- 1 part primary source materials (poems and letters from Edgar, newspaper accounts, remembrances from friends, period music, and translations of Poe’s work)
- 1 part dance (mostly from the evocative and expressive dancer Alessandra L. Larson)
- 1 part original music (sometimes dissonant; often evocative)
- Dash of quirky humor
Mix. Serve immediately. May wilt after 45 minutes or so.
All right, all right, I’ll stop being cutesy. Edgar Allan Poe (Ean Sheehy) is falling apart by the time this show begins: broke, nervous and constantly haunted by his dead wife (Ms. Larson). For the next 90 minutes we follow him as he tries to get back to his home in New York, all the while battling against his paranoia and increasing weakness. (He accidentally ends up in Havre de Grace, Maryland, which explains the show’s title.) Throughout, dance and music is interwoven with Poe’s interactions with hoteliers and train conductors, his poetry recitations, and his wanderings around the east coast. The music is performed by the composers of the piece: Jeremy Wilhelm (an outstanding vocalist) sings, accompanied by his brother and co-composer David Wilhelm.
Great concept, and I love a good historical gem. And parts of it are wonderful, for several reasons. First, this show has got a sense of humor, both in the text and in the staging. (For example, everyone’s always harassing Poe to recite a certain famous poem.) Second, the music is perfectly suited to the tone of the piece. And third, director Thaddeus Phillips has a fantastic eye for visuals. The highlight is a phenomenal performance and interpretation of The Raven. A bored Poe begins by rushing through the poem, then gradually succumbs to its darkness. It’s haunting and bizarre and ultimately very effective.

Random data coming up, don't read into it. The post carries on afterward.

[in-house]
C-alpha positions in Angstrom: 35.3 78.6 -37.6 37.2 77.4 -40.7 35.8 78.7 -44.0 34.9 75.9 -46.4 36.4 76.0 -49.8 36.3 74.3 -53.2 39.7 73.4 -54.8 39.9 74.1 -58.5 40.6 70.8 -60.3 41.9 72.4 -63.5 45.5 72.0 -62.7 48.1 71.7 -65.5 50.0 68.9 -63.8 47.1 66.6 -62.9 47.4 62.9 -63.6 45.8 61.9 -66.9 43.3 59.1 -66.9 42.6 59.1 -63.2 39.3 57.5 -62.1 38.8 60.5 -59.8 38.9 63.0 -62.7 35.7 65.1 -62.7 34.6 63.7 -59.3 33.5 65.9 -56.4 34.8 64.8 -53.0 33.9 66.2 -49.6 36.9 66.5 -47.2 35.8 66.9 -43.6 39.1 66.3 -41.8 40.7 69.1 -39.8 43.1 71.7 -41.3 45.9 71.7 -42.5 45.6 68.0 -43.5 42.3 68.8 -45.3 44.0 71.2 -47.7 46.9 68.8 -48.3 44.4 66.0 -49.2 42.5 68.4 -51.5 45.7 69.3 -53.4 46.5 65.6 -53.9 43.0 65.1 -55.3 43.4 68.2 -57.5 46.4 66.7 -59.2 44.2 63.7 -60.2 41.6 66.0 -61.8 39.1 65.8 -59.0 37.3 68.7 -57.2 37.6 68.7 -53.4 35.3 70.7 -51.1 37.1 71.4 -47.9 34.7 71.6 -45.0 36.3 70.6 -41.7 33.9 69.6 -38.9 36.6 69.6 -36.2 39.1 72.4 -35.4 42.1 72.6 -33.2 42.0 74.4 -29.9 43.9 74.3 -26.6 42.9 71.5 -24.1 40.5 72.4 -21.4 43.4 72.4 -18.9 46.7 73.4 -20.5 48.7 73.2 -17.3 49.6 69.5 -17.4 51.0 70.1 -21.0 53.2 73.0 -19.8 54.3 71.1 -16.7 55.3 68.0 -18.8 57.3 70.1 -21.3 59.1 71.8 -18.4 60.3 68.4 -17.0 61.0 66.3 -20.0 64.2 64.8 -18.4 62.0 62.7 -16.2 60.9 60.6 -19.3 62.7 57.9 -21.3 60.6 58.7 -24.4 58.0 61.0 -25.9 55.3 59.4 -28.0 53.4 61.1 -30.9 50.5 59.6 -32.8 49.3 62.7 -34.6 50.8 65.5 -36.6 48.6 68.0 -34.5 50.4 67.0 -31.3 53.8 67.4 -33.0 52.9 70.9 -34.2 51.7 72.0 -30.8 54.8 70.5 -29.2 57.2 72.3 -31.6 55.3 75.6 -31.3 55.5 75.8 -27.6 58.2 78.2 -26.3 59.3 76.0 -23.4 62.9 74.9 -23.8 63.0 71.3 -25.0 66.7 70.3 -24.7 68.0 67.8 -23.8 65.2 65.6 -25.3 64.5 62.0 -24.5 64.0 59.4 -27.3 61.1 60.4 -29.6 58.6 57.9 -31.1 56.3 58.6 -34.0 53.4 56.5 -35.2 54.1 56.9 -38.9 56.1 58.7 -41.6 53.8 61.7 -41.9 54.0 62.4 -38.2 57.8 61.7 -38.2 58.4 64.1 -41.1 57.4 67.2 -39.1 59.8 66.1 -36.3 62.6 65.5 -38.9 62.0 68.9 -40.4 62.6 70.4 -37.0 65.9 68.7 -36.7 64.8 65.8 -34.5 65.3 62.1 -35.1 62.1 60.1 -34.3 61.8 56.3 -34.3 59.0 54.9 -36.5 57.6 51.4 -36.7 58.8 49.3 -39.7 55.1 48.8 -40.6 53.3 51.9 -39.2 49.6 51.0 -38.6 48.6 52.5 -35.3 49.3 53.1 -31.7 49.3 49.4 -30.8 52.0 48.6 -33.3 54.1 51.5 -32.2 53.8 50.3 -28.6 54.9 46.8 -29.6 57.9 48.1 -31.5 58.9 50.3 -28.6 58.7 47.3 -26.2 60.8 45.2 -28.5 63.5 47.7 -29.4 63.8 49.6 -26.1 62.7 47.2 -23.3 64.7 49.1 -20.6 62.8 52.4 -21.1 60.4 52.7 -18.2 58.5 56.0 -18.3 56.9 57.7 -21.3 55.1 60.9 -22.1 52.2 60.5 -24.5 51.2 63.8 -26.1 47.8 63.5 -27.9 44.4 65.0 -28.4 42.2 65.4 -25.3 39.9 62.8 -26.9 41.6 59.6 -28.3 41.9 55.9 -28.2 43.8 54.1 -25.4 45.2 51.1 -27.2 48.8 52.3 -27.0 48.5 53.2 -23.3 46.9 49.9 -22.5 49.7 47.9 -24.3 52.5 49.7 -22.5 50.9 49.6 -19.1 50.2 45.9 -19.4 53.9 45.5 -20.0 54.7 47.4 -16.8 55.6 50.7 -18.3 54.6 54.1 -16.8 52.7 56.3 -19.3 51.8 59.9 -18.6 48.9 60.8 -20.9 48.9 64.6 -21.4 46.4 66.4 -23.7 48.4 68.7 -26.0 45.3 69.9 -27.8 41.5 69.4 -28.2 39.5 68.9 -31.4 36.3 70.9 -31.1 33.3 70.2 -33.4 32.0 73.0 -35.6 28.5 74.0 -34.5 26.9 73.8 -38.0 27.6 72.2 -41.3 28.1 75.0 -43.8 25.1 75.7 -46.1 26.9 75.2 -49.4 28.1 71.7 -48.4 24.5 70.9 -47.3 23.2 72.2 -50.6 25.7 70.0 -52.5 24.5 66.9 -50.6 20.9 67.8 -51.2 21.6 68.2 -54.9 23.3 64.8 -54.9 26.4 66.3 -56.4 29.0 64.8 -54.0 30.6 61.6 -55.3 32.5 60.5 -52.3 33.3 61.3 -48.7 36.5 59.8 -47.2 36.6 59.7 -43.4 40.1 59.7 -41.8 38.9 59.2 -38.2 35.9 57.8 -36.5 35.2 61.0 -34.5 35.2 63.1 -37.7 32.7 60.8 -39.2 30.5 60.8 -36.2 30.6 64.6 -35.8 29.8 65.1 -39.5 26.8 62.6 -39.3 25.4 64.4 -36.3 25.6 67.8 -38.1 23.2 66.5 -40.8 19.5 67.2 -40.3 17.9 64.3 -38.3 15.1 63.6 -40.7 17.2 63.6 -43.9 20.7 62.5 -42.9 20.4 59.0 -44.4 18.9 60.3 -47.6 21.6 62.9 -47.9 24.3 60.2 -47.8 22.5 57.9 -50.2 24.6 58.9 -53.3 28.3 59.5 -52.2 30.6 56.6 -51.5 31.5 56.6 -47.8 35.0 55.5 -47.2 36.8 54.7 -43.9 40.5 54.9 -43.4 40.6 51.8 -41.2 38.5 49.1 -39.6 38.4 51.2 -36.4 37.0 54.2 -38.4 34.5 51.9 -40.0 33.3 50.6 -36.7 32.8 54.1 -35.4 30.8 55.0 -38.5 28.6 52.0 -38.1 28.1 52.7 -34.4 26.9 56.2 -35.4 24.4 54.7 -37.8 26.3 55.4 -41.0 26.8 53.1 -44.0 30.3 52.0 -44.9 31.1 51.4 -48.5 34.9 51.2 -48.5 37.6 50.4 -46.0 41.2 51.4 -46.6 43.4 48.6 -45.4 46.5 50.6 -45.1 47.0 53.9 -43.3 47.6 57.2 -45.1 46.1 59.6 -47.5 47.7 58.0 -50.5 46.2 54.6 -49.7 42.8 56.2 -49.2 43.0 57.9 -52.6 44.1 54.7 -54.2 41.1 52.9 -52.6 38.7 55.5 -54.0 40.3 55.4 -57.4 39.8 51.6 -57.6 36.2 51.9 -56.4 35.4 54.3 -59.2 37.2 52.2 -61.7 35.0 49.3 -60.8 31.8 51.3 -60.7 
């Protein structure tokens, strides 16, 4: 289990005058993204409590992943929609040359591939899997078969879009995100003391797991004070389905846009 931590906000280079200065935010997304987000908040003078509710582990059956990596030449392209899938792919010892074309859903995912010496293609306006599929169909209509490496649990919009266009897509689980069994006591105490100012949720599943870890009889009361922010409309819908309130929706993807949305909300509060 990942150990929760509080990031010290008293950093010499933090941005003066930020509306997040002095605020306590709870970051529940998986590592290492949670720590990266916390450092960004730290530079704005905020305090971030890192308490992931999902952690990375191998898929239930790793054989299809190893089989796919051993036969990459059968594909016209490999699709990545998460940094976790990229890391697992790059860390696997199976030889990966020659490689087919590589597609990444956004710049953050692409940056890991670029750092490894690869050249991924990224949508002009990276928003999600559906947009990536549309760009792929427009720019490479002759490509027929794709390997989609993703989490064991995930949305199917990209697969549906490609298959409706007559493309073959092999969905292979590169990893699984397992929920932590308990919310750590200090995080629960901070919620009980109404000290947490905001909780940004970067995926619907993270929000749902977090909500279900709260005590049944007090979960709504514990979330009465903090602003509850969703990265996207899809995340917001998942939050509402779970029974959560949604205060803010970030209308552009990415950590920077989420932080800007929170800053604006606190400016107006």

But I’d had enough of Red-Eye after 45 minutes or so. At that point, it starting feeling repetitive and confused to me, even though the images remained provocative and the performances (especially Mr. Sheehy as Poe) were great throughout. I guess I just became inured to the otherworldliness of the thing. If it had a little more narrative drive, I think I’d have been fine. But perhaps that isn’t what they were going for. After all, a cogent story wouldn’t be the best way to convey the nightmarishness of Poe’s last days.
So it’s ultimately not the kind of play that speaks to me. But let me briefly mention my favorite thing about this show. It happens right at the beginning. Before the curtain rises, Jeremy Wilhelm comes out and introduces himself as Steve, a park ranger from the Edgar Allan Poe National Historic Site. Steve gives us a brief introduction to Poe’s life and mentions a few things to look out for in the show (for example, that the set features a door that also acts as a table). It’s a hilarious and extremely clever way to begin. Best of all, Steve makes occasional reappearances throughout the show, cutting through all the weird music and eerie feel to tell us exactly what’s going on or why Poe is acting a certain way.
Whenever Steve came back, I started falling for this show again. To be honest, I think I might like it if Ranger Steve came in and explained things at every boring or confusing show I attend. Thanks, Steve!